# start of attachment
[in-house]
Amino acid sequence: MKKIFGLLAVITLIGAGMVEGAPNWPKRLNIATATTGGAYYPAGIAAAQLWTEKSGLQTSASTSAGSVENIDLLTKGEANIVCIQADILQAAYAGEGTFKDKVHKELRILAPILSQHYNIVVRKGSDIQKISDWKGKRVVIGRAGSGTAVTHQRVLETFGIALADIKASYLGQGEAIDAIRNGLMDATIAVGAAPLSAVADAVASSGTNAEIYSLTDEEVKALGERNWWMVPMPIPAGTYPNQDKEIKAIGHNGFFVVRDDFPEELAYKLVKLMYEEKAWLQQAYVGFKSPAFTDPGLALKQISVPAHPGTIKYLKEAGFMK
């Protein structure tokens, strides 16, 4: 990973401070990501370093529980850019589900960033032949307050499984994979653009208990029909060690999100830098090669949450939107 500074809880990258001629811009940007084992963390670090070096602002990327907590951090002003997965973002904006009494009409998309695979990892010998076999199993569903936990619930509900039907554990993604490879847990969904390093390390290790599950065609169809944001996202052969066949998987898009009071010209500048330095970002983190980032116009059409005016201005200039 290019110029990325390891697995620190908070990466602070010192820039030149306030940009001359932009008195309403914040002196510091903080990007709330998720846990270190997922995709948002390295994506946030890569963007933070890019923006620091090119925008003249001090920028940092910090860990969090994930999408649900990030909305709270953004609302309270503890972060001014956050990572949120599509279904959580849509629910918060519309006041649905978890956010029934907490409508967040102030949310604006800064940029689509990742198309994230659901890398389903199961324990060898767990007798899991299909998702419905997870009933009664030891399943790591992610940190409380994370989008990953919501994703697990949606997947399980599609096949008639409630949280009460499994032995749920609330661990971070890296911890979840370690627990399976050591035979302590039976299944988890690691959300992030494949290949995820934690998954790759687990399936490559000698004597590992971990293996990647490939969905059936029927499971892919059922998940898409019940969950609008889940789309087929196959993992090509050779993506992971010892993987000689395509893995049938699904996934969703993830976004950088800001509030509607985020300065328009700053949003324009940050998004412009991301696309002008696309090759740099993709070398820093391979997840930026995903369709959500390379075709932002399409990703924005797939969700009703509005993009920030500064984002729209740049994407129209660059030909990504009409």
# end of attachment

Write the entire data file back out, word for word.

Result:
[in-house]
Amino acid sequence: MKKIFGLLAVITLIGAGMVEGAPNWPKRLNIATATTGGAYYPAGIAAAQLWTEKSGLQTSASTSAGSVENIDLLTKGEANIVCIQADILQAAYAGEGTFKDKVHKELRILAPILSQHYNIVVRKGSDIQKISDWKGKRVVIGRAGSGTAVTHQRVLETFGIALADIKASYLGQGEAIDAIRNGLMDATIAVGAAPLSAVADAVASSGTNAEIYSLTDEEVKALGERNWWMVPMPIPAGTYPNQDKEIKAIGHNGFFVVRDDFPEELAYKLVKLMYEEKAWLQQAYVGFKSPAFTDPGLALKQISVPAHPGTIKYLKEAGFMK
């Protein structure tokens, strides 16, 4: 990973401070990501370093529980850019589900960033032949307050499984994979653009208990029909060690999100830098090669949450939107 500074809880990258001629811009940007084992963390670090070096602002990327907590951090002003997965973002904006009494009409998309695979990892010998076999199993569903936990619930509900039907554990993604490879847990969904390093390390290790599950065609169809944001996202052969066949998987898009009071010209500048330095970002983190980032116009059409005016201005200039 290019110029990325390891697995620190908070990466602070010192820039030149306030940009001359932009008195309403914040002196510091903080990007709330998720846990270190997922995709948002390295994506946030890569963007933070890019923006620091090119925008003249001090920028940092910090860990969090994930999408649900990030909305709270953004609302309270503890972060001014956050990572949120599509279904959580849509629910918060519309006041649905978890956010029934907490409508967040102030949310604006800064940029689509990742198309994230659901890398389903199961324990060898767990007798899991299909998702419905997870009933009664030891399943790591992610940190409380994370989008990953919501994703697990949606997947399980599609096949008639409630949280009460499994032995749920609330661990971070890296911890979840370690627990399976050591035979302590039976299944988890690691959300992030494949290949995820934690998954790759687990399936490559000698004597590992971990293996990647490939969905059936029927499971892919059922998940898409019940969950609008889940789309087929196959993992090509050779993506992971010892993987000689395509893995049938699904996934969703993830976004950088800001509030509607985020300065328009700053949003324009940050998004412009991301696309002008696309090759740099993709070398820093391979997840930026995903369709959500390379075709932002399409990703924005797939969700009703509005993009920030500064984002729209740049994407129209660059030909990504009409």